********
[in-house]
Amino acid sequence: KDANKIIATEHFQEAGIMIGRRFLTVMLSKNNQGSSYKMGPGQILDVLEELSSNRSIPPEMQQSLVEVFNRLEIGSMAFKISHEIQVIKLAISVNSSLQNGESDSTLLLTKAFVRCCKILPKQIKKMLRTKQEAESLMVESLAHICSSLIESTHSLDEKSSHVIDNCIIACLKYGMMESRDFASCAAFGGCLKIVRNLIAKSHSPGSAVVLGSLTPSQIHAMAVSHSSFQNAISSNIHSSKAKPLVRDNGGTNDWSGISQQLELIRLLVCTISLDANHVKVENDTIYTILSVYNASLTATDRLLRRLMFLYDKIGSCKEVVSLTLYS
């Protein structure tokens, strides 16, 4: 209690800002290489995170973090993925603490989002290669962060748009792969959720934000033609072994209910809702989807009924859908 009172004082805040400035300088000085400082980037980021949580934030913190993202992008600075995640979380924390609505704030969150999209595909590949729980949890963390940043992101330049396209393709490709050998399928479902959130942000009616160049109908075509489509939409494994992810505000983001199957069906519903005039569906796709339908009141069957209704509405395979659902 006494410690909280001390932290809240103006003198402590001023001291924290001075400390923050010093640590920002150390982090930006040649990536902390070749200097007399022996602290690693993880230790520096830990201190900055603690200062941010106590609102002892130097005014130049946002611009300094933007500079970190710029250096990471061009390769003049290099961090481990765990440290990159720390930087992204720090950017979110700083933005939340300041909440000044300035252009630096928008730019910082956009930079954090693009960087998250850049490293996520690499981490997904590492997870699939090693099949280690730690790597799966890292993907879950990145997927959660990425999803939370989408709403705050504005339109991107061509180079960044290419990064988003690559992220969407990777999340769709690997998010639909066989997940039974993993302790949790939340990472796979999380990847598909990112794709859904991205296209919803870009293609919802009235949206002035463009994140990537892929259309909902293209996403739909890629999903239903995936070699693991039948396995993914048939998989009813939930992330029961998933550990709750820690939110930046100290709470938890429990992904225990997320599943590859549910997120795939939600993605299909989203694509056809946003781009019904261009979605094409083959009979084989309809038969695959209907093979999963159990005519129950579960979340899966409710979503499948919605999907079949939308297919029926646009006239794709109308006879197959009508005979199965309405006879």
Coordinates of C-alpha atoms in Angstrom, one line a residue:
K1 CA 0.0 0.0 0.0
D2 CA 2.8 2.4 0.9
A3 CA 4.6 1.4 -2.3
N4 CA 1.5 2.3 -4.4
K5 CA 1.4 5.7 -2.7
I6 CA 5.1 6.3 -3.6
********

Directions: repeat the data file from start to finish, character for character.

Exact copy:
[in-house]
Amino acid sequence: KDANKIIATEHFQEAGIMIGRRFLTVMLSKNNQGSSYKMGPGQILDVLEELSSNRSIPPEMQQSLVEVFNRLEIGSMAFKISHEIQVIKLAISVNSSLQNGESDSTLLLTKAFVRCCKILPKQIKKMLRTKQEAESLMVESLAHICSSLIESTHSLDEKSSHVIDNCIIACLKYGMMESRDFASCAAFGGCLKIVRNLIAKSHSPGSAVVLGSLTPSQIHAMAVSHSSFQNAISSNIHSSKAKPLVRDNGGTNDWSGISQQLELIRLLVCTISLDANHVKVENDTIYTILSVYNASLTATDRLLRRLMFLYDKIGSCKEVVSLTLYS
């Protein structure tokens, strides 16, 4: 209690800002290489995170973090993925603490989002290669962060748009792969959720934000033609072994209910809702989807009924859908 009172004082805040400035300088000085400082980037980021949580934030913190993202992008600075995640979380924390609505704030969150999209595909590949729980949890963390940043992101330049396209393709490709050998399928479902959130942000009616160049109908075509489509939409494994992810505000983001199957069906519903005039569906796709339908009141069957209704509405395979659902 006494410690909280001390932290809240103006003198402590001023001291924290001075400390923050010093640590920002150390982090930006040649990536902390070749200097007399022996602290690693993880230790520096830990201190900055603690200062941010106590609102002892130097005014130049946002611009300094933007500079970190710029250096990471061009390769003049290099961090481990765990440290990159720390930087992204720090950017979110700083933005939340300041909440000044300035252009630096928008730019910082956009930079954090693009960087998250850049490293996520690499981490997904590492997870699939090693099949280690730690790597799966890292993907879950990145997927959660990425999803939370989408709403705050504005339109991107061509180079960044290419990064988003690559992220969407990777999340769709690997998010639909066989997940039974993993302790949790939340990472796979999380990847598909990112794709859904991205296209919803870009293609919802009235949206002035463009994140990537892929259309909902293209996403739909890629999903239903995936070699693991039948396995993914048939998989009813939930992330029961998933550990709750820690939110930046100290709470938890429990992904225990997320599943590859549910997120795939939600993605299909989203694509056809946003781009019904261009979605094409083959009979084989309809038969695959209907093979999963159990005519129950579960979340899966409710979503499948919605999907079949939308297919029926646009006239794709109308006879197959009508005979199965309405006879």
Coordinates of C-alpha atoms in Angstrom, one line a residue:
K1 CA 0.0 0.0 0.0
D2 CA 2.8 2.4 0.9
A3 CA 4.6 1.4 -2.3
N4 CA 1.5 2.3 -4.4
K5 CA 1.4 5.7 -2.7
I6 CA 5.1 6.3 -3.6